Declining Moral Values

Apr 20, 2012

Colin Standish

Since the end of World War II, there has been a decided, alarming change in the moral values of Western society. Until World War II, morality in the Western world had been, to a large extent, consistent with biblical principles. Even those who lived in immoral relationships rarely tried to defend their antisocial behavior. Premarital sex, extramarital sex, homosexual and lesbian relationships, and divorce were at least seen in a negative light.

By the time we reached the 21st century, to a major extent, this had vanished. Indeed, those who still held strongly to Christian morality were branded as narrow-minded, void of love, and exercising bigotry. Instead of rejecting immoral practices and behaviors, society began to consider them alternative lifestyles. If this had been limited to those who practice these sins in the secular world, it might be understandable. But society has greatly influenced many people in the Christian world, who now believe that God desires us to accept such sinful behavior. Before going further, I must mention that we should not despise those living in sin. We should seek to “put our arms around them” and encourage them to live a life in harmony with the godly principles which have, in the past, protected marriage, family life, and society.

On May 15, 2011, the Los Angeles Times published an article entitled “A More-inclusive Church,” written by a Presbyterian minister. Most of us have come to understand that the word “inclusive” today means accepting the immorality that may be found in the world and in the church. This ordained minister pastors a church in West Virginia. He had once adhered to biblical principles of Christian morality, but sometime ago he faced the issue of his church electing a known lesbian to become one of their elders. In the end, the majority of the members concluded that they were wrong in their previous stand, and that the stand of the Presbyterian Church was wrong.

All but a few members came to agree that Christ would approve them ordaining this lesbian as a church elder. So, the said lesbian became an elder in their church. The pastor reported that this decision brought many of the estranged Christians in the area back to the church, and he spoke of great growth in the membership. However, there were members of that church who refused to continue worshiping there and withdrew their membership. It was implied that these members were not Christlike.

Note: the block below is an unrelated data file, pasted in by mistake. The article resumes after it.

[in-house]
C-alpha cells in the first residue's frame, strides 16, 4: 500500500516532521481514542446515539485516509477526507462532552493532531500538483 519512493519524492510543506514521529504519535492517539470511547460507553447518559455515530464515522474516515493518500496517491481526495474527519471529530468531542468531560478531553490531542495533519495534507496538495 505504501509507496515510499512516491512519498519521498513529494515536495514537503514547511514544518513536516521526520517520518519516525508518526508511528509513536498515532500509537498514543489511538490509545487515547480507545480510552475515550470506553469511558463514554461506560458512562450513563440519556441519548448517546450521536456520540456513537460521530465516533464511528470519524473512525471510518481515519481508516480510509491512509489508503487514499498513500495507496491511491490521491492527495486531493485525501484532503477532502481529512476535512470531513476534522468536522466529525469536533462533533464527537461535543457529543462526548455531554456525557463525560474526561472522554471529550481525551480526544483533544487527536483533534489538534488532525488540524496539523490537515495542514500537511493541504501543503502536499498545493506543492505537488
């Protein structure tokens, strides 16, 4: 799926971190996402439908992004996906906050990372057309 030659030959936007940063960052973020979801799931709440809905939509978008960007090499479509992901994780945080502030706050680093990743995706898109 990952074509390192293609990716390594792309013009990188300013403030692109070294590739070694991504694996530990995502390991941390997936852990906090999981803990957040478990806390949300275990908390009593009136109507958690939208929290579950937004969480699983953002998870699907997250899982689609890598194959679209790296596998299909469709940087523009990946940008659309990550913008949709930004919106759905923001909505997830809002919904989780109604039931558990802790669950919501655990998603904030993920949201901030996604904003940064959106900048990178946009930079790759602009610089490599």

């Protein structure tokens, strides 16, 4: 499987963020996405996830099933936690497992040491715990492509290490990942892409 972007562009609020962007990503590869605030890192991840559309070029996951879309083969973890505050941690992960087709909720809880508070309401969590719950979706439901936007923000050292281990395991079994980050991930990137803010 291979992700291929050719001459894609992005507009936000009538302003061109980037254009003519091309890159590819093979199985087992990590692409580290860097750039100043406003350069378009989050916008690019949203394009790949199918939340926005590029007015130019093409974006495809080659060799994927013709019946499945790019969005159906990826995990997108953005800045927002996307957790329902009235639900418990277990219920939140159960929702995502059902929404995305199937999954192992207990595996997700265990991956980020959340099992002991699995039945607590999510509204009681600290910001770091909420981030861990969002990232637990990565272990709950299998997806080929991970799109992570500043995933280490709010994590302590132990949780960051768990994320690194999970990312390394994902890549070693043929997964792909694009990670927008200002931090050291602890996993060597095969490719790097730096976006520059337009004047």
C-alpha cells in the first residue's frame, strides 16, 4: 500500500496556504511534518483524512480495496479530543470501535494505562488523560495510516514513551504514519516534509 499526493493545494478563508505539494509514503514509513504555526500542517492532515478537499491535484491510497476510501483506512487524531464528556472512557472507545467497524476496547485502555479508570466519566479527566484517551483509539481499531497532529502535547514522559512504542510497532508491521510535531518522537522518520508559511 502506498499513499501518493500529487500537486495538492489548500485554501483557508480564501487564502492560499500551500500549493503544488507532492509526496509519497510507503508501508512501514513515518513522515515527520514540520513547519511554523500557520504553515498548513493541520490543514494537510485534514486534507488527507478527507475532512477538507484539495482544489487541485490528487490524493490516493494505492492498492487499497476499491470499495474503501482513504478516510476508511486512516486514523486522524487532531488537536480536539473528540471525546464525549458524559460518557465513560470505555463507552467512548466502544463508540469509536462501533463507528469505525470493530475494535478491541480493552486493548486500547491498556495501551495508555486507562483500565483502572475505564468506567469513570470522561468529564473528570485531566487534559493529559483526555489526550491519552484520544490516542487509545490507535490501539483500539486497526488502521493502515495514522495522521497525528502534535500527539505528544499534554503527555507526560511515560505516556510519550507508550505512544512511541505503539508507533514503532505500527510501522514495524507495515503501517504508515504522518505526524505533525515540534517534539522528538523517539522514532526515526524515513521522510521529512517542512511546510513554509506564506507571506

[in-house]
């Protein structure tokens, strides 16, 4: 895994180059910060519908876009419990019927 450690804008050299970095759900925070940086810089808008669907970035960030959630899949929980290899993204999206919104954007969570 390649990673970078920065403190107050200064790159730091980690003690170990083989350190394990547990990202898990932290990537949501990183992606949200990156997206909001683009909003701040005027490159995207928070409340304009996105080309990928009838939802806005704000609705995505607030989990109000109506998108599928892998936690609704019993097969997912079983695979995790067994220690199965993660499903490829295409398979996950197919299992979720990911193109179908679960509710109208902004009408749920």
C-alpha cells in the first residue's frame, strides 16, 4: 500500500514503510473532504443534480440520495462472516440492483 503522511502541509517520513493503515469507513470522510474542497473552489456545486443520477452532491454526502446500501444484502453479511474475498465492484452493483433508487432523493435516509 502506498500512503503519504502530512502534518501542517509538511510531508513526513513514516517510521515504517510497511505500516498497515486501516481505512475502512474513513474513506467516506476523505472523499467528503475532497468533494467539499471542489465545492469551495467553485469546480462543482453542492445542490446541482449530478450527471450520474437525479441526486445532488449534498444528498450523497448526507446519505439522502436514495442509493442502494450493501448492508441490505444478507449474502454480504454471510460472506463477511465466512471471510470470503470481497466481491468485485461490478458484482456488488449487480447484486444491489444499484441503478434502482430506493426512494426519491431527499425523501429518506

Certainly, Christ showed His love for the immoral. The stories of Mary Magdalene, the woman caught in adultery, the Samaritan at the well, and Rahab give us examples of Jesus’ love and compassion. He set the perfect example. Christ loved the sinner, but He also hated the sin. His words, “Neither do I condemn thee: go, and sin no more,” sum up the Christlike principles in dealing with immoral behavior. John 8:11.
Jesus’ compassion for the sinner is the reason why He died on Calvary. Not only did He have compassion for the sinner, He earnestly entreated the sinner to “sin no more.”

Many congregations in our beloved Seventh-day Adventist Church have abandoned Jesus’ principles. They may express a great “love” for the sinner—and they should—but they ignore or condone the sin! What a contrast from Christ’s principles. Christ provides grace and power to overcome sin and restore the character of the repentant one.
No one can be truly content living in sin. It brings guilt and disharmony—especially among family and friends. By example, it leads other people in the way of Satan. Some of our churches openly endorse the lifestyles of members practicing immorality.

No true Seventh-day Adventist, no true Christian, can ignore, condone, or endorse a lifestyle which is clearly against the Word of God. Let each one of us pray daily for power and strength from Christ to live a moral Christian life, and that we will also help others gain the victory Christ gives over all sin. May this be the blessing of every reader.